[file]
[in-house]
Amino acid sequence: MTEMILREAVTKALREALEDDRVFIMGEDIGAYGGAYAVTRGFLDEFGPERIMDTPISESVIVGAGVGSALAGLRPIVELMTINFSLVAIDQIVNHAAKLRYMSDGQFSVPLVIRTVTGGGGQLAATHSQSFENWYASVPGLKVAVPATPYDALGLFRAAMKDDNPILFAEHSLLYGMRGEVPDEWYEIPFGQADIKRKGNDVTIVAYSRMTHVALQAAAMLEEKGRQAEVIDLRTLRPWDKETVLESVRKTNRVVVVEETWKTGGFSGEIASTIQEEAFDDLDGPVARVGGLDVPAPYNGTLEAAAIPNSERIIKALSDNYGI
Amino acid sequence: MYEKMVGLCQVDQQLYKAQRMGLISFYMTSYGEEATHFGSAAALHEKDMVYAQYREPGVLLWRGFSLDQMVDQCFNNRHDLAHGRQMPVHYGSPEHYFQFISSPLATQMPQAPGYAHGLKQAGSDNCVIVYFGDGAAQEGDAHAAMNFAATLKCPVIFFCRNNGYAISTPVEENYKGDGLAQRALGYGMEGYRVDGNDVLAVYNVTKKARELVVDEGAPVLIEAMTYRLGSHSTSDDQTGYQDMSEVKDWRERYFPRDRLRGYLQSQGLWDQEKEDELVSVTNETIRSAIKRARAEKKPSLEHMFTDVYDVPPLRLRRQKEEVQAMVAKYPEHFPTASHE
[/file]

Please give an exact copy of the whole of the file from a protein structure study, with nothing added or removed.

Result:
[in-house]
Amino acid sequence: MTEMILREAVTKALREALEDDRVFIMGEDIGAYGGAYAVTRGFLDEFGPERIMDTPISESVIVGAGVGSALAGLRPIVELMTINFSLVAIDQIVNHAAKLRYMSDGQFSVPLVIRTVTGGGGQLAATHSQSFENWYASVPGLKVAVPATPYDALGLFRAAMKDDNPILFAEHSLLYGMRGEVPDEWYEIPFGQADIKRKGNDVTIVAYSRMTHVALQAAAMLEEKGRQAEVIDLRTLRPWDKETVLESVRKTNRVVVVEETWKTGGFSGEIASTIQEEAFDDLDGPVARVGGLDVPAPYNGTLEAAAIPNSERIIKALSDNYGI
Amino acid sequence: MYEKMVGLCQVDQQLYKAQRMGLISFYMTSYGEEATHFGSAAALHEKDMVYAQYREPGVLLWRGFSLDQMVDQCFNNRHDLAHGRQMPVHYGSPEHYFQFISSPLATQMPQAPGYAHGLKQAGSDNCVIVYFGDGAAQEGDAHAAMNFAATLKCPVIFFCRNNGYAISTPVEENYKGDGLAQRALGYGMEGYRVDGNDVLAVYNVTKKARELVVDEGAPVLIEAMTYRLGSHSTSDDQTGYQDMSEVKDWRERYFPRDRLRGYLQSQGLWDQEKEDELVSVTNETIRSAIKRARAEKKPSLEHMFTDVYDVPPLRLRRQKEEVQAMVAKYPEHFPTASHE